By Taneen Momeni
Like all of us, councilmembers serving on the College Park City Council have been challenged over the past two years. In addition to navigating a full range of pandemic restrictions, they have also had to flex and adjust to meeting in different places and in different ways. The College Park Here & Now spoke with four city councilmembers about their experiences navigating these challenges.
Councilmember Denise Mitchell (District 4) served from 2009 to 2015 and was reelected in 2017. When she first joined the council, meetings were held in the old city hall building on Baltimore Avenue. Then in 2019, council meetings moved to Davis Hall while the old building was torn down and the new city hall was built.
“I will say I definitely did not prefer being in Davis Hall because it was so cramped,” she said.
Councilmember Maria Mackie (District 4), who joined in 2019, never experienced the old city hall, as the council was already meeting in Davis Hall when she was elected. Mackie echoed Mitchell’s point about how compact Davis Hall was. She noted, too, that the tightness of the room had some advantages.
“Davis Hall was very close, and your neighbor was right next to you. You could just whisper a question or something like that,” Mackie said. “It was more informal, which probably differed a lot from being in city hall.”
Mackie attended council meetings in Davis Hall for just a few months before the meetings shifted to virtual, due to the pandemic.
Going virtual challenged some councilmembers, who occasionally ran into technical difficulties and also had to adjust to a different kind of interpersonal experience. “It’s hard to read people over Zoom. I’ve really missed my colleagues, interacting with them, chatting with them before and after meeting,” Mackie said.
But councilmembers noted that meeting virtually had benefits, too. Some found it easier to balance their responsibilities, and others noted that going virtual opened up new avenues for constituents to participate. Councilmember Kate Kennedy (District 1), who joined council in 2017, appreciated how going virtual with her council work allowed her to spend more time with her family.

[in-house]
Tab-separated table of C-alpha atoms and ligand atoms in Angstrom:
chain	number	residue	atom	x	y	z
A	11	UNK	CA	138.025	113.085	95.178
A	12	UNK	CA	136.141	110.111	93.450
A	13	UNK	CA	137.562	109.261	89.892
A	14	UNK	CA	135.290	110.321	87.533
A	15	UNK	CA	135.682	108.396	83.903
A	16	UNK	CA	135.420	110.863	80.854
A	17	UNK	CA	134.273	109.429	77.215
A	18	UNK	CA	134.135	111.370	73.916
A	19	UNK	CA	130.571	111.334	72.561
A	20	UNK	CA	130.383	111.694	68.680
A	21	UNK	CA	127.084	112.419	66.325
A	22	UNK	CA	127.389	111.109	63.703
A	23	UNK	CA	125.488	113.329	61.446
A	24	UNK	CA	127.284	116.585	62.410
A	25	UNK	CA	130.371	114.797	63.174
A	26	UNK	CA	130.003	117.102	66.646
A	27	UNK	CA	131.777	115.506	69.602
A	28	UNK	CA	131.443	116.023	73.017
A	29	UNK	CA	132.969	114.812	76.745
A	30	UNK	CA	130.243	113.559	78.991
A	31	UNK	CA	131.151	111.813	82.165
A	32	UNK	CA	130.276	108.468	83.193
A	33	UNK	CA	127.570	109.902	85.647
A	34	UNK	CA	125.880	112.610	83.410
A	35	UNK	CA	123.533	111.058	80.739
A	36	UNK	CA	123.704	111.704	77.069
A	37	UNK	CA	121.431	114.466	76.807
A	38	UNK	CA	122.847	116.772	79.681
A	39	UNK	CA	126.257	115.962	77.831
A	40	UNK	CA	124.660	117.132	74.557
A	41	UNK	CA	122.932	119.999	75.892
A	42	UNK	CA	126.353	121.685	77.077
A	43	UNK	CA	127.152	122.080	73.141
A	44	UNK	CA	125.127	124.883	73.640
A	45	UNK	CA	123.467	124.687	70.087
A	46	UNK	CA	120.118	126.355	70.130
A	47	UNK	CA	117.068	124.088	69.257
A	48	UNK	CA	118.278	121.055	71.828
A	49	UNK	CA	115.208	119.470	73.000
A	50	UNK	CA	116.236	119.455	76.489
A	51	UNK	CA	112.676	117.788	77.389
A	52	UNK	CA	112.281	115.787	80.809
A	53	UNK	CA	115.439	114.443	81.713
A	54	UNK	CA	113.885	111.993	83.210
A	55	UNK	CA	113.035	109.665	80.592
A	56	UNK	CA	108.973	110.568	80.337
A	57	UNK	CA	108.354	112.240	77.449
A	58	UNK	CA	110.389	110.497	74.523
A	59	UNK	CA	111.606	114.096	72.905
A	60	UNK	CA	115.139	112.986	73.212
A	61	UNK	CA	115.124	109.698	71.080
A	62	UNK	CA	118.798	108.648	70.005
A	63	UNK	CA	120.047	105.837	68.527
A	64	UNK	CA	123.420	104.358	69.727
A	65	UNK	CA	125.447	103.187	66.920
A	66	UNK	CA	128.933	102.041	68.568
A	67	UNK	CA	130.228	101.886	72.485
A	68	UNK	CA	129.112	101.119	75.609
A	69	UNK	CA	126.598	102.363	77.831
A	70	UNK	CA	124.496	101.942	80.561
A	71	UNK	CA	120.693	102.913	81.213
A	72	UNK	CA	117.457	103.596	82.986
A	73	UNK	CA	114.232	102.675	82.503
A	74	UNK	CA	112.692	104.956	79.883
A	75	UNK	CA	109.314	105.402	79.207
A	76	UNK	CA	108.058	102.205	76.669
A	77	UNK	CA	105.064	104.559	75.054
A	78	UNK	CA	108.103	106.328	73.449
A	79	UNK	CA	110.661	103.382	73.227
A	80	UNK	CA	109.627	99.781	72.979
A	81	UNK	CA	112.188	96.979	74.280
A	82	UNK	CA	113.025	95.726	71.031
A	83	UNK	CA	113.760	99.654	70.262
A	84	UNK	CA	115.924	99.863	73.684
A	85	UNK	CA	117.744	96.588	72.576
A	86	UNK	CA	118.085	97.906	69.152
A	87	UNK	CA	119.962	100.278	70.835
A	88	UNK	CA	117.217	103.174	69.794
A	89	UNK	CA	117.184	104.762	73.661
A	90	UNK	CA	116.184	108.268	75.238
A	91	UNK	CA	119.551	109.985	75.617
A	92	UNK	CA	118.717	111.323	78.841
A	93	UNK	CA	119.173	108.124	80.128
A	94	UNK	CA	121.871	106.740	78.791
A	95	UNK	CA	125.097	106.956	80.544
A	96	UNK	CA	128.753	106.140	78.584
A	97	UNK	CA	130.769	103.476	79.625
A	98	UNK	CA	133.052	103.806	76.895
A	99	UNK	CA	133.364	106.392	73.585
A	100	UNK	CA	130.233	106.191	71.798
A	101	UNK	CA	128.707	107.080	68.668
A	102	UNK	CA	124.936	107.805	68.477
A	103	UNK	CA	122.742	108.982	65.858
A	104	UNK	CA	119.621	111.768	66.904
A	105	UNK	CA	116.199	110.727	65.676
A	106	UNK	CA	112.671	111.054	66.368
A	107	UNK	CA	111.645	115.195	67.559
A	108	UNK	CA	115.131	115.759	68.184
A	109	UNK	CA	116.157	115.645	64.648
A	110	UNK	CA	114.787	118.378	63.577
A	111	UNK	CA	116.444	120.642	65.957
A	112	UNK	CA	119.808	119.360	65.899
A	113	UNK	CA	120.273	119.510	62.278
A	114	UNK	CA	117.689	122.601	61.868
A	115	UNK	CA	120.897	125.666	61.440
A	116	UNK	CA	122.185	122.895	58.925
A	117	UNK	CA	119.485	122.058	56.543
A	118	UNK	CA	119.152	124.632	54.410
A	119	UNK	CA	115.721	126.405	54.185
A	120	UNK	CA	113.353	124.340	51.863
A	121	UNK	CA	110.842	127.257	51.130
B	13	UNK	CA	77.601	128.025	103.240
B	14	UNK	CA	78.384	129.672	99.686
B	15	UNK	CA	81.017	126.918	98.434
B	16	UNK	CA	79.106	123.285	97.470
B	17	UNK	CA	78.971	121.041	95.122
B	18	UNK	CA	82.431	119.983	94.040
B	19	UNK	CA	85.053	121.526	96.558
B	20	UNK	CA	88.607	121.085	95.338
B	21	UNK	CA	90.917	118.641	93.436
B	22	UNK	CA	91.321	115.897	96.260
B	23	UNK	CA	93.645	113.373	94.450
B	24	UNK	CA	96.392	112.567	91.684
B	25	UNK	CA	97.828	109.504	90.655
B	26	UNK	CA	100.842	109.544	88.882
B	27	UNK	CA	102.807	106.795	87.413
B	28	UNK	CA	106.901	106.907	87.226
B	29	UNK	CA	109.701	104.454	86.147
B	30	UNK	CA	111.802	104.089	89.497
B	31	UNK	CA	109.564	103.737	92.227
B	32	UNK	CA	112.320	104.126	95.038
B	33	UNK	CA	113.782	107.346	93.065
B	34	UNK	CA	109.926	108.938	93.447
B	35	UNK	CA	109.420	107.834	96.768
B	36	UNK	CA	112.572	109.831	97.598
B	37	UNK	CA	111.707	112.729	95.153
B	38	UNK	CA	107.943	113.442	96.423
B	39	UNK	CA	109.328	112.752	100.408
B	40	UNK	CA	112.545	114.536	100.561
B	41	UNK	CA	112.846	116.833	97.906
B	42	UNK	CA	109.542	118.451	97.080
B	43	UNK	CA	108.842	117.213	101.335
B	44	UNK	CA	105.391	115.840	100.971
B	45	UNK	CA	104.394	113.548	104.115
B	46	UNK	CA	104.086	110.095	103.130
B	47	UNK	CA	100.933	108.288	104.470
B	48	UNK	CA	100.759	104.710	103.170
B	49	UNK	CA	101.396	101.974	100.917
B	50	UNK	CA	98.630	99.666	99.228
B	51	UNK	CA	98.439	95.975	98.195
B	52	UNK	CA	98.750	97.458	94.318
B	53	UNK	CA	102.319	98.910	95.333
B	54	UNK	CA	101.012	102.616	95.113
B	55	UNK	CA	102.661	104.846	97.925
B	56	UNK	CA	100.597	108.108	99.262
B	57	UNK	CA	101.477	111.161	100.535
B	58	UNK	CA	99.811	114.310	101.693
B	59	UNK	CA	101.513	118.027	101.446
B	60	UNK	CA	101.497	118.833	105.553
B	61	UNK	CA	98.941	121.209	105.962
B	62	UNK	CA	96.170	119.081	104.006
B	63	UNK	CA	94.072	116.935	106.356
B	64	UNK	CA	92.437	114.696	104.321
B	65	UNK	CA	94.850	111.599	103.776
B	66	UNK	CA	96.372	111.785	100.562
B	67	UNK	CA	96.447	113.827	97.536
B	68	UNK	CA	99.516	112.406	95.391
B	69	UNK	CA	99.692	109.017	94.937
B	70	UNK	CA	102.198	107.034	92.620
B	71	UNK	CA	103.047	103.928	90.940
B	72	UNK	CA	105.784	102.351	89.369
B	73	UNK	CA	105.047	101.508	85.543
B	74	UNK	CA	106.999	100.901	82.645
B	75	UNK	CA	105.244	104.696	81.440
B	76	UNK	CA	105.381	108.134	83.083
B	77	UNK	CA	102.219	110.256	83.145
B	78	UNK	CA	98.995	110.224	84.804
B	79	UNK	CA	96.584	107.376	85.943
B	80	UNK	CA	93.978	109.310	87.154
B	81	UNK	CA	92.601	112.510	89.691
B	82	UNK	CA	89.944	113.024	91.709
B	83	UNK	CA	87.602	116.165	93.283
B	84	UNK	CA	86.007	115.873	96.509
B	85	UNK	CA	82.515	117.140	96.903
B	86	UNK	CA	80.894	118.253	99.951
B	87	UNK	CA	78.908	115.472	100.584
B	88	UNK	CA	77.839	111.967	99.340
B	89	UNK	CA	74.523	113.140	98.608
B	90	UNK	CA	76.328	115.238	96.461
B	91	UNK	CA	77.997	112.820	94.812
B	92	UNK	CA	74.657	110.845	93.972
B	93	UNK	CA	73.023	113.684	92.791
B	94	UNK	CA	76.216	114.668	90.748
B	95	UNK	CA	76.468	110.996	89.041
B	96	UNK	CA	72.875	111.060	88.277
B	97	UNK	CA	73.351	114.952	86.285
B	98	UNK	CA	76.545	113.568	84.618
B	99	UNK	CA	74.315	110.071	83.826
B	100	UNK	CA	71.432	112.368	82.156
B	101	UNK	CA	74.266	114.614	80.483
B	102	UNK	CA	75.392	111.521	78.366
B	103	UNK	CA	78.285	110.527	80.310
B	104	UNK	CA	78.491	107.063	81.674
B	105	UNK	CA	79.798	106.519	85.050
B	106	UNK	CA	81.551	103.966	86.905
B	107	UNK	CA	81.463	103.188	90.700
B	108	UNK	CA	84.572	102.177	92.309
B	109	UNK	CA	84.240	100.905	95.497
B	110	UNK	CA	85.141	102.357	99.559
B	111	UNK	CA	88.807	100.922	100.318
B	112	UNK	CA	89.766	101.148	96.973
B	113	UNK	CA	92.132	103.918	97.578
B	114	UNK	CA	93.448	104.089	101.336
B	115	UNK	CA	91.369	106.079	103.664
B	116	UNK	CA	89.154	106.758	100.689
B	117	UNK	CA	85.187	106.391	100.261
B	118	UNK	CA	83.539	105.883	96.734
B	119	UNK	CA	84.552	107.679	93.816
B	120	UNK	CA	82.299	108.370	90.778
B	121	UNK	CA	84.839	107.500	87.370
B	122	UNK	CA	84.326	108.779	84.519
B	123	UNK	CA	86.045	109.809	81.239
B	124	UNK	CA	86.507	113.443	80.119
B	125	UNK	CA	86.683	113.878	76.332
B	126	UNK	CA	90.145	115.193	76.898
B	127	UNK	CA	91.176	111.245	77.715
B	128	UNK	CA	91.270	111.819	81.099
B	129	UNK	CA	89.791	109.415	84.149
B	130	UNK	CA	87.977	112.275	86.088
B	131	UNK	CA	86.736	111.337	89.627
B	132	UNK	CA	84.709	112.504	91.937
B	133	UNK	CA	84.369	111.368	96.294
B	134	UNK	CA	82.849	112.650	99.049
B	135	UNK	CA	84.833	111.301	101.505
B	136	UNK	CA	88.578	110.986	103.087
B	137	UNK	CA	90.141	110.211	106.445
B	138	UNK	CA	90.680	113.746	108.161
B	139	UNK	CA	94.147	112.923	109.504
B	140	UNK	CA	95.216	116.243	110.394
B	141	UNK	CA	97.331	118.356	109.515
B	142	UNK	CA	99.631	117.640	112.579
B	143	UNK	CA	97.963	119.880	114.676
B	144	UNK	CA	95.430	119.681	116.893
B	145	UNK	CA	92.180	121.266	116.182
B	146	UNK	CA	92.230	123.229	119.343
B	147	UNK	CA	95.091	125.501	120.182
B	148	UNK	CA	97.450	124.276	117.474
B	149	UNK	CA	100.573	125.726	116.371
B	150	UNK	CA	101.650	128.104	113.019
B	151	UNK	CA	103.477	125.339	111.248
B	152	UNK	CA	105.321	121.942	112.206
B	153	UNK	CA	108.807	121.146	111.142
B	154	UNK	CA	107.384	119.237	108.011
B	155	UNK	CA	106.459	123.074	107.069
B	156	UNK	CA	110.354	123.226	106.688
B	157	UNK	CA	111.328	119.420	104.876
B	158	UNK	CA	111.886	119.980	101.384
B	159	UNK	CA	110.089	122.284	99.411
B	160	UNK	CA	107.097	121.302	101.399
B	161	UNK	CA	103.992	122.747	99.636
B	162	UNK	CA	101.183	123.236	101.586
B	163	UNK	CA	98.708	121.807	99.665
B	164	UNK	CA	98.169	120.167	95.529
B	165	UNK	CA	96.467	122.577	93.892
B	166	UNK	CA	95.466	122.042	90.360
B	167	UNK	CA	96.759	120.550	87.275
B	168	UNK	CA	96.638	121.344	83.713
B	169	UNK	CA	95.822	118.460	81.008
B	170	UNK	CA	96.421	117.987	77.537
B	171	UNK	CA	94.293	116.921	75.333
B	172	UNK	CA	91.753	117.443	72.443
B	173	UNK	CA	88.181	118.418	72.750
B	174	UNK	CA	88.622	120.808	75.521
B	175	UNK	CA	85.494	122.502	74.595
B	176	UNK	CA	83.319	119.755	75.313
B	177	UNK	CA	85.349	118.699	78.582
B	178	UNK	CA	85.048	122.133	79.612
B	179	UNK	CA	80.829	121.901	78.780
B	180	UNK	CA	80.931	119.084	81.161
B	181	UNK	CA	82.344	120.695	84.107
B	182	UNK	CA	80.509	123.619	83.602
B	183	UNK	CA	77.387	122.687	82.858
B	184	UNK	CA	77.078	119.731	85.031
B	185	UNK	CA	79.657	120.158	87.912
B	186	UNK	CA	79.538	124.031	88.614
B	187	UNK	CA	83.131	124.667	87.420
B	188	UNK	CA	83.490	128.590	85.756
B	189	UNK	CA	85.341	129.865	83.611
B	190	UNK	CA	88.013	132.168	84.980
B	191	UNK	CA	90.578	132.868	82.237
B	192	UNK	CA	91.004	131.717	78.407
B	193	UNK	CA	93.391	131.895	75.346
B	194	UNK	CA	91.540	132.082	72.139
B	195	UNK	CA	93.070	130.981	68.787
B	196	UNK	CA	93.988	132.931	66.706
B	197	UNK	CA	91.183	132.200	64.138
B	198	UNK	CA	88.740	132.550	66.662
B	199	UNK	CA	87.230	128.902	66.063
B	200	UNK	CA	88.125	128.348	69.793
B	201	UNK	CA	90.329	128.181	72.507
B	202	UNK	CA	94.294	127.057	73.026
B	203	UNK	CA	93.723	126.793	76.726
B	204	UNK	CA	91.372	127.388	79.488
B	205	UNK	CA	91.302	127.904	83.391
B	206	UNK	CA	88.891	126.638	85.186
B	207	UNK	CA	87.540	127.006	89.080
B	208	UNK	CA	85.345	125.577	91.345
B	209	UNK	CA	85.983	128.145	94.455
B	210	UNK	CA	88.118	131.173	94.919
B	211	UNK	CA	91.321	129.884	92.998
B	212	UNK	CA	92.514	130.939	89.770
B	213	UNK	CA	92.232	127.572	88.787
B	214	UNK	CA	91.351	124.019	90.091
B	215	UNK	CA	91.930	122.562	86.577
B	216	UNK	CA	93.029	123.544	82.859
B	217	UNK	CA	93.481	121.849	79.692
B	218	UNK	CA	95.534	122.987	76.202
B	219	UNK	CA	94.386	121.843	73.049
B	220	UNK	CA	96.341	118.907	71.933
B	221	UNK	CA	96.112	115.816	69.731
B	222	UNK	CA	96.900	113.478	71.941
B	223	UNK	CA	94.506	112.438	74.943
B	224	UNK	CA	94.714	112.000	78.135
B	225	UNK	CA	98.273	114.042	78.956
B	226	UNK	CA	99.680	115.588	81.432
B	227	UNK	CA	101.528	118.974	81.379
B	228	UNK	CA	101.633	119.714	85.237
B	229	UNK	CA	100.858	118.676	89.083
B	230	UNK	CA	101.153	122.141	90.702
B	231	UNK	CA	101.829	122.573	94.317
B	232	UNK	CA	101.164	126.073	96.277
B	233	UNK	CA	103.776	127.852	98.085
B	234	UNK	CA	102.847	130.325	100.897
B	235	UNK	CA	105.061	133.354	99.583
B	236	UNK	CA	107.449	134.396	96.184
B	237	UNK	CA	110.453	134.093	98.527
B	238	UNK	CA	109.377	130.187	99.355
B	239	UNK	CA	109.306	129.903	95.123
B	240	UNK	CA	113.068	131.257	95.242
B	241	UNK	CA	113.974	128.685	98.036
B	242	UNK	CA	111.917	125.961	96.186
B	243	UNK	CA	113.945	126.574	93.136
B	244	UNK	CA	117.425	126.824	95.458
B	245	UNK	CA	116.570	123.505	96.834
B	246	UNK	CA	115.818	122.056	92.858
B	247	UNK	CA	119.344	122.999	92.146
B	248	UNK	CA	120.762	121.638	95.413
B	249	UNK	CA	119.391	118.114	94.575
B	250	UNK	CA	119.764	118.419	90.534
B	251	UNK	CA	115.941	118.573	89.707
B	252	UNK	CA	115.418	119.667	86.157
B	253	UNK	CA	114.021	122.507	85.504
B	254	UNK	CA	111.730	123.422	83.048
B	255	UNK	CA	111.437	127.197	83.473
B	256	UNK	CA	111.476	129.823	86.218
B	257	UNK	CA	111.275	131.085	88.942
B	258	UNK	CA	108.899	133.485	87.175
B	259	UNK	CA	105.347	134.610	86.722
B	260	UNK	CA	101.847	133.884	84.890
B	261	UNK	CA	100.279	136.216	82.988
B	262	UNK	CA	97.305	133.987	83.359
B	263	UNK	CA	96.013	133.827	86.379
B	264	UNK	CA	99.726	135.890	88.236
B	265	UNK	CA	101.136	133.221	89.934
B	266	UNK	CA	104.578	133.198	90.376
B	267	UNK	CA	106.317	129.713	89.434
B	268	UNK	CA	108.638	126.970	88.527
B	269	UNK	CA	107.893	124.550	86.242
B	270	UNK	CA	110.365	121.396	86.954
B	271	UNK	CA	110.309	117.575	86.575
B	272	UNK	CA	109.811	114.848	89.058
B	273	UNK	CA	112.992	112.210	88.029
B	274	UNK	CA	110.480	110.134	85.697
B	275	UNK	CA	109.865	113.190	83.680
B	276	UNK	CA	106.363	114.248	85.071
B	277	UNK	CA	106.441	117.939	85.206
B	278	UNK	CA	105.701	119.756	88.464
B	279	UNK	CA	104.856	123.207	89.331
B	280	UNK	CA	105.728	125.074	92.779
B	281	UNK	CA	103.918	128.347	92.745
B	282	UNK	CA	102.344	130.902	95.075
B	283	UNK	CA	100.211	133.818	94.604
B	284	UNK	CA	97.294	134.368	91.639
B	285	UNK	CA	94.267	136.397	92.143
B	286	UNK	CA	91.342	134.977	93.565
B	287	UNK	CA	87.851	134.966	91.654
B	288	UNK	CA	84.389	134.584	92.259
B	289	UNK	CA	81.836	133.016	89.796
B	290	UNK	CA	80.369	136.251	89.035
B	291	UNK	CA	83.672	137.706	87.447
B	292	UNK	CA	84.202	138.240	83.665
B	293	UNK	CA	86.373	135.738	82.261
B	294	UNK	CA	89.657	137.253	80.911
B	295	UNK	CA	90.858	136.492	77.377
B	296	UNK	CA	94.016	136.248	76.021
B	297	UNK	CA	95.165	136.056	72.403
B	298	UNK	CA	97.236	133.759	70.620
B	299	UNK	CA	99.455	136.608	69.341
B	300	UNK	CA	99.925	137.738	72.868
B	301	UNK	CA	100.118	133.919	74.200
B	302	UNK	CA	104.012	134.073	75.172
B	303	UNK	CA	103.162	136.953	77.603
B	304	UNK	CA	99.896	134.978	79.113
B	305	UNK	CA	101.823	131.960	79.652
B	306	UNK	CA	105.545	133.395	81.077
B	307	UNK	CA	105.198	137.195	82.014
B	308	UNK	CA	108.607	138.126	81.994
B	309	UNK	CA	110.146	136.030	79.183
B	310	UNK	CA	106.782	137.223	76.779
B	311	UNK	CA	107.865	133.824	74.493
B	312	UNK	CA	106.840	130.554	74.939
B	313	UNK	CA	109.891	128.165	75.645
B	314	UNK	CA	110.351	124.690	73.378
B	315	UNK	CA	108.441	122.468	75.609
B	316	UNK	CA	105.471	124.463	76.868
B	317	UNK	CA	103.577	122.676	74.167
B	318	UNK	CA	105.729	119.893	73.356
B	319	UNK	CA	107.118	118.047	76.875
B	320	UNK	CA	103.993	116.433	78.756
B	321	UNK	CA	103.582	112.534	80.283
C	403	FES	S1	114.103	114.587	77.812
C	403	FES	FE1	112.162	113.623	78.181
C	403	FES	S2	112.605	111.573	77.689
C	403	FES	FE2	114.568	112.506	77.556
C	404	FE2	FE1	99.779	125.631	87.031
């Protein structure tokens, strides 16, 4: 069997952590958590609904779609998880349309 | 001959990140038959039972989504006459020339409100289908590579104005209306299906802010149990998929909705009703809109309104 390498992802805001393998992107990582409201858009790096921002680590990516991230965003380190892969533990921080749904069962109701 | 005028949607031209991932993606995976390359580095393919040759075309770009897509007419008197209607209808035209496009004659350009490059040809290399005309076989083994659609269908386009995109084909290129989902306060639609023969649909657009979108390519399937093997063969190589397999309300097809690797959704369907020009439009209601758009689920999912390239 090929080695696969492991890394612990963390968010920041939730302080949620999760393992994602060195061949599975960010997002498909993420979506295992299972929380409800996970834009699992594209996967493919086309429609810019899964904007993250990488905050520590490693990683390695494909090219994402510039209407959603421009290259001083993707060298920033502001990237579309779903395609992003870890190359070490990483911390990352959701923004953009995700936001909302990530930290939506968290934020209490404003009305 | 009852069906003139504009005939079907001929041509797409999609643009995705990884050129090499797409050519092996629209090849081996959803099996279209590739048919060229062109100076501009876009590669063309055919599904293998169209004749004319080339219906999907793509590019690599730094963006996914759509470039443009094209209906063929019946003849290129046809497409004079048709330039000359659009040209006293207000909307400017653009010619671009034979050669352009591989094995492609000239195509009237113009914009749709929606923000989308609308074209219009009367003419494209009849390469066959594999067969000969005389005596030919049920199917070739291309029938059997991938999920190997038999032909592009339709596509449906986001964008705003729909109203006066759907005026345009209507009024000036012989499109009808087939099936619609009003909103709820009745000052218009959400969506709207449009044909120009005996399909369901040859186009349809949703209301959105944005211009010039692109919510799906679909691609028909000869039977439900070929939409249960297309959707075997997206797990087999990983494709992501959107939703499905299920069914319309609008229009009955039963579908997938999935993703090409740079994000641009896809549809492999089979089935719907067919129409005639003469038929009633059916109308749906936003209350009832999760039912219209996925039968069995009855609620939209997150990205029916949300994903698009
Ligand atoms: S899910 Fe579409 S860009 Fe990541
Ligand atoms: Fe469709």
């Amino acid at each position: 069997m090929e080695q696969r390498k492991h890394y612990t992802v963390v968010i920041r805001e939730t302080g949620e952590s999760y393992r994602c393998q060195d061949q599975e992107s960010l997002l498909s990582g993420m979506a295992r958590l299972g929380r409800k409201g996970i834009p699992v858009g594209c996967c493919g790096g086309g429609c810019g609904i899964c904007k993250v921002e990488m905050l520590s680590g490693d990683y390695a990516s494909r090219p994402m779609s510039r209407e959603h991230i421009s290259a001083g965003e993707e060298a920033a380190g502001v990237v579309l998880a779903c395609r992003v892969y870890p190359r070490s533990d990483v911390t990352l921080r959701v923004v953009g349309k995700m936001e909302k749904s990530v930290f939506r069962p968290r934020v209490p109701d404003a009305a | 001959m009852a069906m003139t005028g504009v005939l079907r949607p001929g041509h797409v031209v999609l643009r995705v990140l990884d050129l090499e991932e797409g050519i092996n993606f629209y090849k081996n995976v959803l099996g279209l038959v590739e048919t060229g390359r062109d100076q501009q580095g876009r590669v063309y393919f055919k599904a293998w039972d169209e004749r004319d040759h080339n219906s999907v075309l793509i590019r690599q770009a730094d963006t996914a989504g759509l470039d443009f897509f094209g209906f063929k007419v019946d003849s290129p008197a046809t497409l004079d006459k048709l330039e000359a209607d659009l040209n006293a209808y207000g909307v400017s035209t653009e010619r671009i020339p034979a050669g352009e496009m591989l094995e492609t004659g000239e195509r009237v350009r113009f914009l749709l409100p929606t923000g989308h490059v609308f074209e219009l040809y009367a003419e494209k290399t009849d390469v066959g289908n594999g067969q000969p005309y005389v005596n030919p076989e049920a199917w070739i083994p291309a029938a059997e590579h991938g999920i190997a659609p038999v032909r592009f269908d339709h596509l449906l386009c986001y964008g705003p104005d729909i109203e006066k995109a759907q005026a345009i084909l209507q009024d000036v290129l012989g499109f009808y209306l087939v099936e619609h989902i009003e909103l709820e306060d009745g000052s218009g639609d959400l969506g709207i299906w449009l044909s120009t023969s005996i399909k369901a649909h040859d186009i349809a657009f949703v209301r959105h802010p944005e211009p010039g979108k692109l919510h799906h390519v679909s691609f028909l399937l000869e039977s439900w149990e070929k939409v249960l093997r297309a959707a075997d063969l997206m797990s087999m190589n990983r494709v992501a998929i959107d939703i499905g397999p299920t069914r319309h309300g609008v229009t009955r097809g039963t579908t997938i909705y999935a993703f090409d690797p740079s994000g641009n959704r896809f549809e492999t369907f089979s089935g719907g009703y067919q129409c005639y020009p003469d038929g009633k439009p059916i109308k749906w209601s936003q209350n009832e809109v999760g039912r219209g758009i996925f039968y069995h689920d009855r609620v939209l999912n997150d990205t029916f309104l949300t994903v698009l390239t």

“It’s a lot easier to have work-life balance when you’re at home. It’s a lot easier to have dinner with my family [and] then go to the [virtual] meeting,” Kennedy said. “I understand the value of being in person, and it’s important, but I wish that we wouldn’t do everything in person … That work-life balance does make it easier.”
Councilmember Llatetra Brown Esters (District 2), who joined the council in December 2020, attended meetings virtually for her first year as a councilmember.
“I served for a year, and for a year, [meetings] were virtual,” Brown Esters said. “I think that the virtual option has allowed more people to participate, which I think is important.”
Councilmembers Mackie and Mitchell also noted that virtual meetings offered constituents broader access and promoted increased safety during the pandemic. And councilmembers are weighing the benefits of offering a virtual option, moving forward.
“… It helps us to be able to have a hybrid type of function where you can meet online or you can meet at home,” Mitchell noted. “It’s been a very interesting journey regards to our council meetings and serving in a physical space for so long … and having to make this pivot due to this COVID really has taught us that we had to start to think out of the box for our meetings and to be able to accommodate every type of situation that occurs.”
It’s been a long and bumpy road for the city’s councilmembers, and even their move into the new city hall has been challenging. The council met in the new facility in December, reverted to meeting virtually, due to the omicron variant, and then returned to in-person meetings in mid-February. Now settled in at the spacious new city hall, all four councilmembers we spoke with are impressed with the facility.
“I think the new space is gorgeous. It’s nice to be there. Safety-wise, it’s better.” Kennedy said.
“I love the new city hall, I love the chambers. The work definitely feels official when you’re sitting there in person,” Brown Esters said.
And these four councilmembers are grateful for the generous support of city staff, who have supported the council through their many transitions.
Mitchell summed up her appreciation: “The staff have done a wonderful job. And kudos to the former City Manager Scott [Somers], who started the process with the new city hall, and Kenny [Young], for working with staff. They’ve done a marvelous job,” she said.